SEPTEMBER 23 – NOVEMBER 5
Public reception: Thursday, October 12, 6 – 8 pm
On view this fall, in the main gallery at Northern Clay Center, is an exhibition curated by Chotsani Elaine Dean—Coastal Sweetgrass: Clay & Land & Craft.
Artists featured in the exhibition are Andrea Cayetano-Jefferson and Ashlyn Pope.
“The importance of this exhibition is to center the craft tradition of sweetgrass baskets of the Gullah/Geechee culture. It is also to examine the diverse traditions of their culture and identity how they are critical to the historical and contemporary record of art and craft. It is crucial, in these times, that the historical complexity, displacement, and incomplete account and history of these people groups—their craft traditions and identities—speak into the contemporary landscape of craft while appropriately expanding and creating an inclusive narrative.
Gullah/Geechee people, culture, and histories have existed and survived on the coast and islands of South Carolina, down through Florida, and into Tennessee, near historical major trade, natural resources, and waterways. Additionally, the artists in the exhibition, and their cultural craft traditions and relationship to land in collaboration with Dreams of Wild Health, can orient us to the knowledge of Indigenous people groups who have had to reorient their relationship to land due to the impact of colonization, forced displacement, or overuse of essential materials in their culture here in Minnesota. A question for contemplation in this exhibition: How do craft traditions help us think more deeply about the vital relationship of both Gullah/Geechee and Indigenous peoples with land, water, and non-living things that are used to preserve and carry on their culture, identity, and traditions?
Ceramic and fiber artist Ashlyn Pope and sweetgrass basket maker Andrea Cayetano-Jefferson, both Gullah, will dialogue between media and process, from clay to sweetgrass. This exhibition, and the work and lives of the artists represented, will bring meaningful engagement with the community of visitors to the gallery and programming, provide content for educators to implement to expand the historical primary and secondary sources of craft and cultural research, and expand the curriculum for their students.
A ceramics gallery becomes not just the site for the display and appreciation of objects, but also a hub for artists, arts institutions, diversity initiatives, information groups, and for all community members to access learning and participation in a conversation with the artists. In addition, this is an opportunity to inspire informed allies who take with them the information they learn from the artists in this exhibition outside of the gallery walls and into their communities.”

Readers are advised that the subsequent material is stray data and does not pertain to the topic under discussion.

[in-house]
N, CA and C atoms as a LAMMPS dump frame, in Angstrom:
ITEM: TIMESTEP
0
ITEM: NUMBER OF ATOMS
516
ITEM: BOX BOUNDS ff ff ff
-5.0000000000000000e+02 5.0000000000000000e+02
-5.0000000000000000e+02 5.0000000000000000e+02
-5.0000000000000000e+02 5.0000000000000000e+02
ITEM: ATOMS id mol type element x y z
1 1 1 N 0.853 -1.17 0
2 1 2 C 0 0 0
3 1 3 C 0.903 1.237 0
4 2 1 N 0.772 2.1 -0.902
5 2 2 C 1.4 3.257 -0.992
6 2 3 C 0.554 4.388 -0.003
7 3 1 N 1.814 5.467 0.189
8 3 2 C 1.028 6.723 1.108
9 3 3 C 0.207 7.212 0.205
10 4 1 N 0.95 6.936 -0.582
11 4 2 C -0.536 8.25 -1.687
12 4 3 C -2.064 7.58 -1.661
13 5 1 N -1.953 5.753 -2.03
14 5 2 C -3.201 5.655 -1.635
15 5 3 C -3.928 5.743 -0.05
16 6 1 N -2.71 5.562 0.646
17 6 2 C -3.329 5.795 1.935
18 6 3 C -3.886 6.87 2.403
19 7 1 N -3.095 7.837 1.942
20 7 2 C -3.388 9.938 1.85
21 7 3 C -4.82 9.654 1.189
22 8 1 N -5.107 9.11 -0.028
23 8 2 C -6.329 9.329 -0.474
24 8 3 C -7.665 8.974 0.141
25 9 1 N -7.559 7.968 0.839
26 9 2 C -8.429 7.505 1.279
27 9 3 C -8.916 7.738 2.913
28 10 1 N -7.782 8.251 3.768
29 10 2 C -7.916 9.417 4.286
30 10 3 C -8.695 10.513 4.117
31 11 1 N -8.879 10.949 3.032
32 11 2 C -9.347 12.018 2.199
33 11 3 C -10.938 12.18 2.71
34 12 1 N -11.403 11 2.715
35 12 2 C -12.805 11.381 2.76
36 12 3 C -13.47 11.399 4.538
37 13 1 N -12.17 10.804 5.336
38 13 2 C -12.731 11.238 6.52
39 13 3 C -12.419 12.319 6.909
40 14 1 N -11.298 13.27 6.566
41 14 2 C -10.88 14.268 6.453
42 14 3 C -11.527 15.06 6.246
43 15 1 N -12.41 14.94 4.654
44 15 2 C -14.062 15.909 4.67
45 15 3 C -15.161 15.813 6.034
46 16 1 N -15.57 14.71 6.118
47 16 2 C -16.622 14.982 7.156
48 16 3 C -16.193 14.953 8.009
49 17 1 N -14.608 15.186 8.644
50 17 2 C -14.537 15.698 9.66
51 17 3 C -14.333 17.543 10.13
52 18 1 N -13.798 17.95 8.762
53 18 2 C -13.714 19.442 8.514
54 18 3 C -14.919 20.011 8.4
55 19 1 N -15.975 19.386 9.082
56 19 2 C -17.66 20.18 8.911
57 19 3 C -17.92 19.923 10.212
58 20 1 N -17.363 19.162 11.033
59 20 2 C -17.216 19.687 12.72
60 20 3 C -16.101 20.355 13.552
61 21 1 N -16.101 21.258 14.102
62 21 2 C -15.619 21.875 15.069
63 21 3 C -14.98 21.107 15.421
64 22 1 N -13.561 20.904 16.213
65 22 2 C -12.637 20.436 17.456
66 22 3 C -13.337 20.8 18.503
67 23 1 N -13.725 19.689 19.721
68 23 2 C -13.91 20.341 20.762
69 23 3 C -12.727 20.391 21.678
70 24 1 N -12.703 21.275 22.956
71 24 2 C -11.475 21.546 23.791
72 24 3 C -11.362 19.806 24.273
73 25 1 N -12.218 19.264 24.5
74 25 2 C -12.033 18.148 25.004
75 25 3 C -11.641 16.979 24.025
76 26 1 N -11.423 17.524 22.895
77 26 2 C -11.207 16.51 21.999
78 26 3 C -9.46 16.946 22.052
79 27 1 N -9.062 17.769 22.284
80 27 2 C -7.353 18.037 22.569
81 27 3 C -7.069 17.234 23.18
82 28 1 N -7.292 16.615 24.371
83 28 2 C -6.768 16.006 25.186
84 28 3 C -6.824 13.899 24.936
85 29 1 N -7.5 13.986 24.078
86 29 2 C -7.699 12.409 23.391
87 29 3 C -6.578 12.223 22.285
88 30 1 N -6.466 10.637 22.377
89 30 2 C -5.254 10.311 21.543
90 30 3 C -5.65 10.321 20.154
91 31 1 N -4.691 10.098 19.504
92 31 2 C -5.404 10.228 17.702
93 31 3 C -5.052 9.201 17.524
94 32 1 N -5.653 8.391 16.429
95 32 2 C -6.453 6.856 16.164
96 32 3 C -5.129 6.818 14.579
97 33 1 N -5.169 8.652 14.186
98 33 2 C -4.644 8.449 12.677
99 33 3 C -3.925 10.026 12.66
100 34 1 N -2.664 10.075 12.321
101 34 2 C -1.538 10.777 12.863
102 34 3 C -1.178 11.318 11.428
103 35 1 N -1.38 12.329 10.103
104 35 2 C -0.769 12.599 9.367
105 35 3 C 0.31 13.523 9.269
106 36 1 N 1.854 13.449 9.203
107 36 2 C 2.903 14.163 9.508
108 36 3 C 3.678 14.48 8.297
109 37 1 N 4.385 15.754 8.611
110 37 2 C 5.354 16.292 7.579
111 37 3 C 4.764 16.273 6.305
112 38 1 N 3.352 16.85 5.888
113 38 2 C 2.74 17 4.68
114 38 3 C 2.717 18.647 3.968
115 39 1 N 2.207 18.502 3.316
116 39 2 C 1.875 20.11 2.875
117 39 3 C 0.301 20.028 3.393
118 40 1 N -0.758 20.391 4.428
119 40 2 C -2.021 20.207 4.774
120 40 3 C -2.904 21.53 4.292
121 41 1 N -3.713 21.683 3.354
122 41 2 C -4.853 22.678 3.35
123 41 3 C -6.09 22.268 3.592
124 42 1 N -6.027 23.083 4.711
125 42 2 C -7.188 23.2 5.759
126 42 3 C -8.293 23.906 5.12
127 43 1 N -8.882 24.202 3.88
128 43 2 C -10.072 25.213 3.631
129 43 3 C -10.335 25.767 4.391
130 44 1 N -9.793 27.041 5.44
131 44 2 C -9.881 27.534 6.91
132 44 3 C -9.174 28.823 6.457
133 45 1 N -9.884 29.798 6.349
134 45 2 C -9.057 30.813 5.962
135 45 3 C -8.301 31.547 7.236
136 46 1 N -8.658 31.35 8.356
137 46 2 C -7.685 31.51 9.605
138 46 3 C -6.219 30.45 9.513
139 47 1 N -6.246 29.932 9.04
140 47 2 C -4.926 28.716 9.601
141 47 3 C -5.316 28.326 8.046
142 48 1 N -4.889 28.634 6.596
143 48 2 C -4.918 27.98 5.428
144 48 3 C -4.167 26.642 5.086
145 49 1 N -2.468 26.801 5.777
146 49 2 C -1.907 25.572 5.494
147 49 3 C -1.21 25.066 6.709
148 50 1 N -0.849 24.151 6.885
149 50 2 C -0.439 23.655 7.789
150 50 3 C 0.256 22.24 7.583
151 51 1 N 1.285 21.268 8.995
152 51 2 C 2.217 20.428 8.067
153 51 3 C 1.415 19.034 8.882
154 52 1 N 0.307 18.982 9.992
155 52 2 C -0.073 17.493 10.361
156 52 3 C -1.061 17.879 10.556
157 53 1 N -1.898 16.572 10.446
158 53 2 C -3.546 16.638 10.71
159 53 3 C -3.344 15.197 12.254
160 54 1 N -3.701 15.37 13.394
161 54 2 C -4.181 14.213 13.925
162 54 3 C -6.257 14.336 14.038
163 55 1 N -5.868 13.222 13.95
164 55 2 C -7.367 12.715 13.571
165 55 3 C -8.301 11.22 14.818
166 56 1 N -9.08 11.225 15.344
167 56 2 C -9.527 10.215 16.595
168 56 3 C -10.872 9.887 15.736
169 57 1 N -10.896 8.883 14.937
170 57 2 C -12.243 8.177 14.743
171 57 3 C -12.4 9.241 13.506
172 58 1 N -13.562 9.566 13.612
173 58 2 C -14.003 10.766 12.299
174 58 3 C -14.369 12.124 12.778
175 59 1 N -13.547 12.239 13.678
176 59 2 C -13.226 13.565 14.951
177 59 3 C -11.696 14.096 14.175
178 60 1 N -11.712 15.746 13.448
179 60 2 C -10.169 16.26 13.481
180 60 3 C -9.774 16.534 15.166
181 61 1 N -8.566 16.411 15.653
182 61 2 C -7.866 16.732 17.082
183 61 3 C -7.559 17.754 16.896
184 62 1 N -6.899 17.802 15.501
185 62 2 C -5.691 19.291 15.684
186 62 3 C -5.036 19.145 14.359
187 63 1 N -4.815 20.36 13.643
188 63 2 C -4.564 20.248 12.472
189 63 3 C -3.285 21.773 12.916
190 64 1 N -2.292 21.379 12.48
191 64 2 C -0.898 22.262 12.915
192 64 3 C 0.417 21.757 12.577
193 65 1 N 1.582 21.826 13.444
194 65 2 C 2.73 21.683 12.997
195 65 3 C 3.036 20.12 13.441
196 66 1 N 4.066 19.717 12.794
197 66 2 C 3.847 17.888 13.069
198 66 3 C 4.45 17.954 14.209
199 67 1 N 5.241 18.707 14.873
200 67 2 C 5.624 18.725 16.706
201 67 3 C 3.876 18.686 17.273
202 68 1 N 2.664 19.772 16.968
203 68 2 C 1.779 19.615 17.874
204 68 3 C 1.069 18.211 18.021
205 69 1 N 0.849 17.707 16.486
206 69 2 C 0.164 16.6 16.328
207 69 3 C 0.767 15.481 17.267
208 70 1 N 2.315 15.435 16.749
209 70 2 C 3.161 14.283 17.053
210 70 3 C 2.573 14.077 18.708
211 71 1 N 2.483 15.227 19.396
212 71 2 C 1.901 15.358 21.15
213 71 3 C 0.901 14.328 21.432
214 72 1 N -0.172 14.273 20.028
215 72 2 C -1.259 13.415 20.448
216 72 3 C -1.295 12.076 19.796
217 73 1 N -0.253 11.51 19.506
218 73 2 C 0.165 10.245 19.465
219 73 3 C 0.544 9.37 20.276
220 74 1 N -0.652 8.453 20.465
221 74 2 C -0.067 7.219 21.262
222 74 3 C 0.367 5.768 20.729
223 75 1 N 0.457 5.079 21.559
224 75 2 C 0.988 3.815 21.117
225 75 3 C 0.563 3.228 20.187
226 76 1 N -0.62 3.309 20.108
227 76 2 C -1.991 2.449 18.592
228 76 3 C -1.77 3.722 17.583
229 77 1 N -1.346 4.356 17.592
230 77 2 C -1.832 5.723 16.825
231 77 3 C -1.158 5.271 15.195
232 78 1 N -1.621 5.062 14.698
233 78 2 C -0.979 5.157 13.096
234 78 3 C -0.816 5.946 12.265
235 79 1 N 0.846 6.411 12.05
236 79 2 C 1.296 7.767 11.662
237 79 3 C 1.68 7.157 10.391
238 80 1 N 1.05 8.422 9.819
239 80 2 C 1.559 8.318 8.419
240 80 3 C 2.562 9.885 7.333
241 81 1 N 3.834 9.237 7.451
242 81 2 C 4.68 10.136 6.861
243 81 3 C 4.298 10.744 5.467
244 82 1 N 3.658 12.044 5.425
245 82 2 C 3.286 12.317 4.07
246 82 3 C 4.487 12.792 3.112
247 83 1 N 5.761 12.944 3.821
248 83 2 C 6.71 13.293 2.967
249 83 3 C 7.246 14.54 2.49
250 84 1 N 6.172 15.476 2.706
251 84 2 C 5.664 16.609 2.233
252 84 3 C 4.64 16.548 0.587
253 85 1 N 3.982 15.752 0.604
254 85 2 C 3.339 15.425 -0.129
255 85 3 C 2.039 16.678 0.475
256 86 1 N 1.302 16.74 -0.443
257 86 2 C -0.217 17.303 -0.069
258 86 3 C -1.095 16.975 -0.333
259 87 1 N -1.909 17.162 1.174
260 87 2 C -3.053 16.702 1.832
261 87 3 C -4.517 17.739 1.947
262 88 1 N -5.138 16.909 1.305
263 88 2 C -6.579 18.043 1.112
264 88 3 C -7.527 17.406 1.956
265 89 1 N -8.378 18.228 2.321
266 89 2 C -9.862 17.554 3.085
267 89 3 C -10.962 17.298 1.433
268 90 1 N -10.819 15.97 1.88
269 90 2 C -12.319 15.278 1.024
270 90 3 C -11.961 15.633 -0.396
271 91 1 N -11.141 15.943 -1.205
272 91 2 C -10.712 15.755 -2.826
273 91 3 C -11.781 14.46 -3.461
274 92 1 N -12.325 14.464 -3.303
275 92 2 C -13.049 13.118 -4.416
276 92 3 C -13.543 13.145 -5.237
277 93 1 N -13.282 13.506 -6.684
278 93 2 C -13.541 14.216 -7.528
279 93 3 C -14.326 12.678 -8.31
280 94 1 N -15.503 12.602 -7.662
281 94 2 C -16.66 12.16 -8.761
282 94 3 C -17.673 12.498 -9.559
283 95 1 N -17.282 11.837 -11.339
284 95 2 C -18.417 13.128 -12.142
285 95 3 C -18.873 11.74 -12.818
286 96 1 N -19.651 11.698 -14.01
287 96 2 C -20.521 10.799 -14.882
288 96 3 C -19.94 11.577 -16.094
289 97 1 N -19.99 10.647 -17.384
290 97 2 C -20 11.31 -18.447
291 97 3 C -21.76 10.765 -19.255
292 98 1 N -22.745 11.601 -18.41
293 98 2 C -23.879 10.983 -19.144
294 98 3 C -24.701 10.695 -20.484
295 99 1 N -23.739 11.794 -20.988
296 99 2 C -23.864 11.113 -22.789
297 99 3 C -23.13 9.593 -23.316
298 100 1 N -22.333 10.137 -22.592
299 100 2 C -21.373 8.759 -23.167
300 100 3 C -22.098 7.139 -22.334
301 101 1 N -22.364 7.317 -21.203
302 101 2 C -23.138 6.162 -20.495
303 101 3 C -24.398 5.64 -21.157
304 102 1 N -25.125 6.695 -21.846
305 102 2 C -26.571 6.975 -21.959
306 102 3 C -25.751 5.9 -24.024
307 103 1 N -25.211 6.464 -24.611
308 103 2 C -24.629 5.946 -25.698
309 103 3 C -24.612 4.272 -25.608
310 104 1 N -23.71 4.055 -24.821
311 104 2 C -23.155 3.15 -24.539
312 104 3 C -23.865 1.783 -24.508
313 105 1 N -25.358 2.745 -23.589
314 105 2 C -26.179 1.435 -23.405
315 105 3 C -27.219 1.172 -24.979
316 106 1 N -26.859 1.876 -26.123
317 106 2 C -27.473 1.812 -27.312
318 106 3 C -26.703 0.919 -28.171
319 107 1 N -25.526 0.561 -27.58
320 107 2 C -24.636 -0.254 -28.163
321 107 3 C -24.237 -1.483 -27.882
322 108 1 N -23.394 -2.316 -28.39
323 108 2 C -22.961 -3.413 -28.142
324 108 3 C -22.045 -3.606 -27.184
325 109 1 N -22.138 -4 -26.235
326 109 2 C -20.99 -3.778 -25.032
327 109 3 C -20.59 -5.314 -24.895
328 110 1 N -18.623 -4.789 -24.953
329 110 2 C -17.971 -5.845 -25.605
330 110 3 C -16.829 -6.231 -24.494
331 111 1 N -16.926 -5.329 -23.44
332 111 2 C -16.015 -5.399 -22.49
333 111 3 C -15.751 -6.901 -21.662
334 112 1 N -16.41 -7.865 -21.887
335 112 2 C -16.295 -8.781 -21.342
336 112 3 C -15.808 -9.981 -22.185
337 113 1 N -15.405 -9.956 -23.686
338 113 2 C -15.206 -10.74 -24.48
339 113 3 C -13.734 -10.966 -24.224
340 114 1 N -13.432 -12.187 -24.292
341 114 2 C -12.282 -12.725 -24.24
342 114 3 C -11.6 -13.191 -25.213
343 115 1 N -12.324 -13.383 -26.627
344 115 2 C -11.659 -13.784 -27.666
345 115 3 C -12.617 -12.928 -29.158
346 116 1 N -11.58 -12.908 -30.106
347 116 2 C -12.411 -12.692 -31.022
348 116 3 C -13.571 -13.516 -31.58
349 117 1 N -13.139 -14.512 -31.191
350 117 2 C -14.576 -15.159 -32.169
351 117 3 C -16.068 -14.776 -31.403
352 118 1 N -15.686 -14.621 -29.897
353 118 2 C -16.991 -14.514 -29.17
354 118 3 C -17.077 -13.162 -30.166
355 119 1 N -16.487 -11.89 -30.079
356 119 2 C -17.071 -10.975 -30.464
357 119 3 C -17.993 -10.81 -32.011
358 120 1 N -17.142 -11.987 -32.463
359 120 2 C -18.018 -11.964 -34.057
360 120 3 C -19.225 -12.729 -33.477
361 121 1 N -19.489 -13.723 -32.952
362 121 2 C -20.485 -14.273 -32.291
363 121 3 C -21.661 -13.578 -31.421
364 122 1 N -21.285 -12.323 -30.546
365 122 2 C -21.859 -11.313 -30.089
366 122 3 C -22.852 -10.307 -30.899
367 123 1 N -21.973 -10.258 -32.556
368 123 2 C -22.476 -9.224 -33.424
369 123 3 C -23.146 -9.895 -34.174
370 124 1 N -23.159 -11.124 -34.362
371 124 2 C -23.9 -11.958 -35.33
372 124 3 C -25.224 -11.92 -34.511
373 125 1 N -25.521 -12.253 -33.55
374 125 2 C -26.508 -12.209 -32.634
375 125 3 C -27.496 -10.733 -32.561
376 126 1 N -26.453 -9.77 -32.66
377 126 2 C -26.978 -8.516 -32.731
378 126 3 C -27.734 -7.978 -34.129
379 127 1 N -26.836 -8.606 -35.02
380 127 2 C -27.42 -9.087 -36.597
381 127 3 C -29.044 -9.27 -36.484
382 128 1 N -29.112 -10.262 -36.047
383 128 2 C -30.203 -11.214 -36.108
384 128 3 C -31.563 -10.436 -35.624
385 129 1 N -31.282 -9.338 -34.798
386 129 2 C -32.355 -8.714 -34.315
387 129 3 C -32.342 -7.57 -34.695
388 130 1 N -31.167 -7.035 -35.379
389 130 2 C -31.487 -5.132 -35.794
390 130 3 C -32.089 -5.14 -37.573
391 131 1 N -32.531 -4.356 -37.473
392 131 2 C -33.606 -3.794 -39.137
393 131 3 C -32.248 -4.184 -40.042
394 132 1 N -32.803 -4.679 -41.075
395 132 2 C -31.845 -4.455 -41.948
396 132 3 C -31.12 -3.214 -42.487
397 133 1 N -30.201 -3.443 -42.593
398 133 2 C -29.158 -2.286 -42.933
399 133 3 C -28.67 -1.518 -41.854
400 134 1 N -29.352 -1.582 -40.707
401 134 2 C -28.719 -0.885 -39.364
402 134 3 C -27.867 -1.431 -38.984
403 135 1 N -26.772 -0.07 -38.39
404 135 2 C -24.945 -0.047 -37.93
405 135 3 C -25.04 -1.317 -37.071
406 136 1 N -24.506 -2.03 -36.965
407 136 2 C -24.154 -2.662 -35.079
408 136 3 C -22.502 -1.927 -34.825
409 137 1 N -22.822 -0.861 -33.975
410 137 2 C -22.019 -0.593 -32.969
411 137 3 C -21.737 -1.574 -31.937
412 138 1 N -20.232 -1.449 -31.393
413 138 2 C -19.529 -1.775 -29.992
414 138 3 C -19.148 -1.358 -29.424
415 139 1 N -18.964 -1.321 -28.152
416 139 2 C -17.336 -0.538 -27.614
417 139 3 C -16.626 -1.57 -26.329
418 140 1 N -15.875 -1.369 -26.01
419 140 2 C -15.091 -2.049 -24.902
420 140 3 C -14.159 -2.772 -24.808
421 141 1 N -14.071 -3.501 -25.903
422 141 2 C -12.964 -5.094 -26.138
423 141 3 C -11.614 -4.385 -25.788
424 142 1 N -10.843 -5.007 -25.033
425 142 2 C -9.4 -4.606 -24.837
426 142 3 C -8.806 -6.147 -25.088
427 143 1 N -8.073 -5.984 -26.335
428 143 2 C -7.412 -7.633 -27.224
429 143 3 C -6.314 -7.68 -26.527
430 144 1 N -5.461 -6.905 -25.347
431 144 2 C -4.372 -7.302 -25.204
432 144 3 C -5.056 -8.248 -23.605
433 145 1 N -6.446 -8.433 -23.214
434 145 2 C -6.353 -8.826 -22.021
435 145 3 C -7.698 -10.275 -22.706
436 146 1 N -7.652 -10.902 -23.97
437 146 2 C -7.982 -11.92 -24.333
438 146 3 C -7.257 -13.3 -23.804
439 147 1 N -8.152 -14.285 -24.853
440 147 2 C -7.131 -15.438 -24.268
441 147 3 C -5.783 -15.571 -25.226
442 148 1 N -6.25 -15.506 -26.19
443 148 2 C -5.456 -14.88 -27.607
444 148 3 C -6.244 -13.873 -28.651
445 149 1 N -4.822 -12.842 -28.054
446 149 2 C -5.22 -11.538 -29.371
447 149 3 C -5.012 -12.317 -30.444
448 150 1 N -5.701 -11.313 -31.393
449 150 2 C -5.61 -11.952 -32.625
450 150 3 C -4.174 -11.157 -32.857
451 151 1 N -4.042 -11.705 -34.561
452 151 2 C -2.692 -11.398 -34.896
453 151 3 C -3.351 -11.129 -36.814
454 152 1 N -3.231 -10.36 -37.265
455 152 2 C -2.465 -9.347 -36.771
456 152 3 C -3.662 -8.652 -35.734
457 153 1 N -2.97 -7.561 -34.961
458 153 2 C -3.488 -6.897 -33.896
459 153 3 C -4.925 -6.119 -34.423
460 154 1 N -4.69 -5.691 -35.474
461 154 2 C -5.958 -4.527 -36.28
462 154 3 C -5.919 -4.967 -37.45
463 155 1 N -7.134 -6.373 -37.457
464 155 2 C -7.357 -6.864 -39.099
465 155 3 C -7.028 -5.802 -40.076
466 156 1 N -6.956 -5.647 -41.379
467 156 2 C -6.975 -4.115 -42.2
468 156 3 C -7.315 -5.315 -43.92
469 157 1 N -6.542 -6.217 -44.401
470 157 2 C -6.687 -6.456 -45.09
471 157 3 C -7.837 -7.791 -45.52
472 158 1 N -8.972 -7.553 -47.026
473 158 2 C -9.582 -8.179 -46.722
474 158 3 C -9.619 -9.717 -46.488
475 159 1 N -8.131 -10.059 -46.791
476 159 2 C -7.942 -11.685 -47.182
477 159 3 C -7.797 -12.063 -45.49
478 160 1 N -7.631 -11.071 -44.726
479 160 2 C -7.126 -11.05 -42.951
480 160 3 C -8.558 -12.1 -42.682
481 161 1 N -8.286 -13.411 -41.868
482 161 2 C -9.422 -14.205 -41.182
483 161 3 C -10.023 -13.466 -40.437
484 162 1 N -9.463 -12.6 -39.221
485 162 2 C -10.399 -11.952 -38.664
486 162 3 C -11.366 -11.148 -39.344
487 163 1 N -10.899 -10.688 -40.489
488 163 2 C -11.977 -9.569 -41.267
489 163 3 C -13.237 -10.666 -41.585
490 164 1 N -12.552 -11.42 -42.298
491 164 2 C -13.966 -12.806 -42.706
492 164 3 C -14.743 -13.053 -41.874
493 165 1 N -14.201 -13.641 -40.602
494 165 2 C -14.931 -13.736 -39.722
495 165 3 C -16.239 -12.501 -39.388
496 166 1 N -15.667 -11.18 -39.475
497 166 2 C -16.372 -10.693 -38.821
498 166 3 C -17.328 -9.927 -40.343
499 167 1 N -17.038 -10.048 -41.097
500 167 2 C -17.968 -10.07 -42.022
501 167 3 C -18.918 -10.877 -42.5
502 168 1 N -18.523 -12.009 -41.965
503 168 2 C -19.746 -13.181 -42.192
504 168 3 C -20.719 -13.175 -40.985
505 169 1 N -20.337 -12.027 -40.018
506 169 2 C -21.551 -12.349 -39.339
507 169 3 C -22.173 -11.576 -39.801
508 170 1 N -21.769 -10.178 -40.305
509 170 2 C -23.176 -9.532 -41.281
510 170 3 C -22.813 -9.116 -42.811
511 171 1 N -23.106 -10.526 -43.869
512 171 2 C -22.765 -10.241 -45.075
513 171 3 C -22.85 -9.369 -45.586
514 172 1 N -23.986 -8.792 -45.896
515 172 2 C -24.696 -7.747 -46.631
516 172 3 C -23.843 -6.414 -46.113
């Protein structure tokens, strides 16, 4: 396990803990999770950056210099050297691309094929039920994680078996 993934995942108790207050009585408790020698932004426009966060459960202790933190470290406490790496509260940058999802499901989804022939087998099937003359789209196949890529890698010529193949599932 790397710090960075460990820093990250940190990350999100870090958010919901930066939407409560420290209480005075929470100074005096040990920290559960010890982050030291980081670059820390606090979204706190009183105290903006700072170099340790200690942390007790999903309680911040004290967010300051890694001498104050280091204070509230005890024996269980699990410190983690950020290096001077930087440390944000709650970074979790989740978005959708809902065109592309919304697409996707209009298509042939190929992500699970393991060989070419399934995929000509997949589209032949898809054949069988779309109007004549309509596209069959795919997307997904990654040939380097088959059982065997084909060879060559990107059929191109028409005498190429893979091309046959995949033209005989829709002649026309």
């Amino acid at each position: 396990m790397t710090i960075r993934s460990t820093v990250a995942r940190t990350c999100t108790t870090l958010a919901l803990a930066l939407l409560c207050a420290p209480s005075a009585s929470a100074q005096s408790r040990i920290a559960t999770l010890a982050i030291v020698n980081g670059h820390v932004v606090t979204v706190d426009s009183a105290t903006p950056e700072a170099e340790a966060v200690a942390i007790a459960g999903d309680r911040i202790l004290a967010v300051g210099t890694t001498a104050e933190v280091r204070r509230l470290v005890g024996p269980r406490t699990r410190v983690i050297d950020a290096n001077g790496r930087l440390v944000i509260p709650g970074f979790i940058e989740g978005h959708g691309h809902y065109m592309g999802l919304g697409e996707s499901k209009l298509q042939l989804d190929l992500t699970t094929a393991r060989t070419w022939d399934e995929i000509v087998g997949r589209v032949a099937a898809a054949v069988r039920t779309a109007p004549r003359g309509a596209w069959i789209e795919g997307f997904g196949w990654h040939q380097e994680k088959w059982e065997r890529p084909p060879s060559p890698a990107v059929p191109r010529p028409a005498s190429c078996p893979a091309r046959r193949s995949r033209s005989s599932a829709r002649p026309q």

—Chotsani Elaine Dean
About the Artists
Charleston-based Andrea Cayetano-Jefferson proudly represents the rich Gullah culture through her peerless creations as a sixth generation sweetgrass basket artist. As child she studied the intricacies of basket sewing from her mother and aunt whom she attributes her commitment to continuing the traditional art form honoring her Gullah ancestors and history.
As a 21st century Gullah, Cayetano-Jefferson is committed to keeping the legacy of her ancestors alive through education. In 2021, she was accepted into the Folklife & Traditional Arts Apprenticeship with her daughter Chelsea, and was featured in the 2020 Vandiver Gallery Exhibition at Anderson University (South Carolina). She has been creating baskets for more than 35 years and began working at the renowned Charleston City Market at just eight years old helping to sell her family’s baskets and educating visitors to the holy city. As an adult she returned to Charleston and renewed her love and commitment to continuing and teaching the noted Gullah art of sweetgrass basket sewing.
Ashlyn Pope is an African American sculptural artist of Gullah descent working with ceramics and textiles. Her material choices stem from the traditional works of her ancestors and the influences African art has had on those traditions. She interprets her understanding of the female figure in her work and uses the form to discuss the history of object and ownership of the Black body. The political climate influences her drive to represent mental and physical confinement, restriction and limitation of the Black body throughout American history and the hope and vision to realize a different future. Pope received her BFA from Kennesaw State University (Georgia) in ceramics and printmaking and her MFA in ceramics from Penn State University (State College) in 2019. Pope is currently an assistant professor at Coastal Carolina University (Myrtle Beach, South Carolina).
Coastal Sweetgrass: Clay & Land & Craft Workshop and Discussion
X16: Wednesday, October 11, Time TBD
FREE, NCC Library and virtual
Coastal Sweetgrass: Clay & Land & Craft Artist Panel with Chotsani Dean, Ashlyn, Andrea Cayetano-Jefferson, and Chelsea Cayetano
X17: Thursday, October 12, 5 pm CT
A selection of work from the exhibition will be available to purchase directly from our website after the exhibition opens. If you would like to enquire about work not online, please contact us at 612.339.8007, or firstname.lastname@example.org, we’ll be happy to help!